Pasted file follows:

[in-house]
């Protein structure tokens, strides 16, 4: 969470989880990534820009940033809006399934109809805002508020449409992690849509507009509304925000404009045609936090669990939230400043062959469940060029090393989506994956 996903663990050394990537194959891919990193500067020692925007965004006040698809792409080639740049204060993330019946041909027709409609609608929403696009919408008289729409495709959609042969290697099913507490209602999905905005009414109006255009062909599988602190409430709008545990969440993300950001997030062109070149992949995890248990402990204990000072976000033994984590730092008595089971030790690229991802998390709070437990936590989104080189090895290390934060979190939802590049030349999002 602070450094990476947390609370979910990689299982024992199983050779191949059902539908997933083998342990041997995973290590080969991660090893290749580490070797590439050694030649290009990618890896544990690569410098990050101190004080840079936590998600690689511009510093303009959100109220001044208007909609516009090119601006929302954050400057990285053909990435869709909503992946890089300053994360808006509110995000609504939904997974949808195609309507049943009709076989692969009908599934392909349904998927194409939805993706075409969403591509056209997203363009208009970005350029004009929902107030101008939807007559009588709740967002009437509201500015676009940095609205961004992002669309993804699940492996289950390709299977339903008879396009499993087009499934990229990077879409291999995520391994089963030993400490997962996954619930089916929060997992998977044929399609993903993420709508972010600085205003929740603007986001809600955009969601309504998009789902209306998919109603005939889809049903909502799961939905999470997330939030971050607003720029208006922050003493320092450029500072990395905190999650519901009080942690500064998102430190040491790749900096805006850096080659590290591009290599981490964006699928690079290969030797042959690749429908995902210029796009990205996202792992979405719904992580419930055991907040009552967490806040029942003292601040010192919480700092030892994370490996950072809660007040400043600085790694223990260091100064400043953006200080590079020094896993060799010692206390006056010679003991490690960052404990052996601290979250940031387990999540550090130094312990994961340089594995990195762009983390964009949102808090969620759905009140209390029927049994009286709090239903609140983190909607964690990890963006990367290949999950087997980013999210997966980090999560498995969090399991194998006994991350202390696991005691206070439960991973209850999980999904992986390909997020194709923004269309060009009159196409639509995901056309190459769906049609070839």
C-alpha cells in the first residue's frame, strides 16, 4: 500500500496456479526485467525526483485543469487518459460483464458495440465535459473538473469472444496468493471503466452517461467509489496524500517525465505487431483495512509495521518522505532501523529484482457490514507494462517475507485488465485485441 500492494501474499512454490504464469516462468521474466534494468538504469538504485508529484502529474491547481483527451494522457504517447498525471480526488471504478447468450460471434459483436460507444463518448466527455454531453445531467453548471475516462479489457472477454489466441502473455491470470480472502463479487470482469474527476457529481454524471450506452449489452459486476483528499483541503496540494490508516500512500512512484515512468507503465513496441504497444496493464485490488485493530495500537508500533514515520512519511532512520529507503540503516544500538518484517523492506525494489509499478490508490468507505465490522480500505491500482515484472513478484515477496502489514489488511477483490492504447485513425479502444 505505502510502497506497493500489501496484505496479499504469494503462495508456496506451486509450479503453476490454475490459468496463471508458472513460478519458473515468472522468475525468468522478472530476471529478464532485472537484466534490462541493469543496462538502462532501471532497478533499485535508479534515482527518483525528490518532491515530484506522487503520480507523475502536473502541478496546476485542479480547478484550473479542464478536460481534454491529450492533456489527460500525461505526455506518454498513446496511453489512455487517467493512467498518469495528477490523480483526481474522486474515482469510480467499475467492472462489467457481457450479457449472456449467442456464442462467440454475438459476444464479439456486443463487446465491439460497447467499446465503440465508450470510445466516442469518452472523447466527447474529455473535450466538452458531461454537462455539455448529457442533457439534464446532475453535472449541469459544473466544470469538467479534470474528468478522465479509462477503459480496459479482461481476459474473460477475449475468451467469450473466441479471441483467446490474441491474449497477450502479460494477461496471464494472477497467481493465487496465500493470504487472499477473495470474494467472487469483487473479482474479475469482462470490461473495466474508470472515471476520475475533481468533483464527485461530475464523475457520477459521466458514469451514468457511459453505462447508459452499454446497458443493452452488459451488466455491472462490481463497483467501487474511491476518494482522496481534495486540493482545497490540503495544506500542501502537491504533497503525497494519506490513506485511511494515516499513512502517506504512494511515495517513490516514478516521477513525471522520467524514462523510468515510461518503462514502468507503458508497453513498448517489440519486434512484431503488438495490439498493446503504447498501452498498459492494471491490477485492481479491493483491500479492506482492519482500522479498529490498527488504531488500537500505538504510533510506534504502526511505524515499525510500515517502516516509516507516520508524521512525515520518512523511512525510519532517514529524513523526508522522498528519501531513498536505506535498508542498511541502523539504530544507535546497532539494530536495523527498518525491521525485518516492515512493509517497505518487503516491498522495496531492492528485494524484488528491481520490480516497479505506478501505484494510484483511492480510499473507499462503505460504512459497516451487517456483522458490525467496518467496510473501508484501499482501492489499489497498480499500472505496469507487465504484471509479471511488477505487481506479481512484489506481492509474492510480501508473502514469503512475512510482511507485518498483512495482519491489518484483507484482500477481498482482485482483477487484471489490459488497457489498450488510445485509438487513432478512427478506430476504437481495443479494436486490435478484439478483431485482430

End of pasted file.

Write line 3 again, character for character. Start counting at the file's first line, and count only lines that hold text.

C-alpha cells in the first residue's frame, strides 16, 4: 500500500496456479526485467525526483485543469487518459460483464458495440465535459473538473469472444496468493471503466452517461467509489496524500517525465505487431483495512509495521518522505532501523529484482457490514507494462517475507485488465485485441 500492494501474499512454490504464469516462468521474466534494468538504469538504485508529484502529474491547481483527451494522457504517447498525471480526488471504478447468450460471434459483436460507444463518448466527455454531453445531467453548471475516462479489457472477454489466441502473455491470470480472502463479487470482469474527476457529481454524471450506452449489452459486476483528499483541503496540494490508516500512500512512484515512468507503465513496441504497444496493464485490488485493530495500537508500533514515520512519511532512520529507503540503516544500538518484517523492506525494489509499478490508490468507505465490522480500505491500482515484472513478484515477496502489514489488511477483490492504447485513425479502444 505505502510502497506497493500489501496484505496479499504469494503462495508456496506451486509450479503453476490454475490459468496463471508458472513460478519458473515468472522468475525468468522478472530476471529478464532485472537484466534490462541493469543496462538502462532501471532497478533499485535508479534515482527518483525528490518532491515530484506522487503520480507523475502536473502541478496546476485542479480547478484550473479542464478536460481534454491529450492533456489527460500525461505526455506518454498513446496511453489512455487517467493512467498518469495528477490523480483526481474522486474515482469510480467499475467492472462489467457481457450479457449472456449467442456464442462467440454475438459476444464479439456486443463487446465491439460497447467499446465503440465508450470510445466516442469518452472523447466527447474529455473535450466538452458531461454537462455539455448529457442533457439534464446532475453535472449541469459544473466544470469538467479534470474528468478522465479509462477503459480496459479482461481476459474473460477475449475468451467469450473466441479471441483467446490474441491474449497477450502479460494477461496471464494472477497467481493465487496465500493470504487472499477473495470474494467472487469483487473479482474479475469482462470490461473495466474508470472515471476520475475533481468533483464527485461530475464523475457520477459521466458514469451514468457511459453505462447508459452499454446497458443493452452488459451488466455491472462490481463497483467501487474511491476518494482522496481534495486540493482545497490540503495544506500542501502537491504533497503525497494519506490513506485511511494515516499513512502517506504512494511515495517513490516514478516521477513525471522520467524514462523510468515510461518503462514502468507503458508497453513498448517489440519486434512484431503488438495490439498493446503504447498501452498498459492494471491490477485492481479491493483491500479492506482492519482500522479498529490498527488504531488500537500505538504510533510506534504502526511505524515499525510500515517502516516509516507516520508524521512525515520518512523511512525510519532517514529524513523526508522522498528519501531513498536505506535498508542498511541502523539504530544507535546497532539494530536495523527498518525491521525485518516492515512493509517497505518487503516491498522495496531492492528485494524484488528491481520490480516497479505506478501505484494510484483511492480510499473507499462503505460504512459497516451487517456483522458490525467496518467496510473501508484501499482501492489499489497498480499500472505496469507487465504484471509479471511488477505487481506479481512484489506481492509474492510480501508473502514469503512475512510482511507485518498483512495482519491489518484483507484482500477481498482482485482483477487484471489490459488497457489498450488510445485509438487513432478512427478506430476504437481495443479494436486490435478484439478483431485482430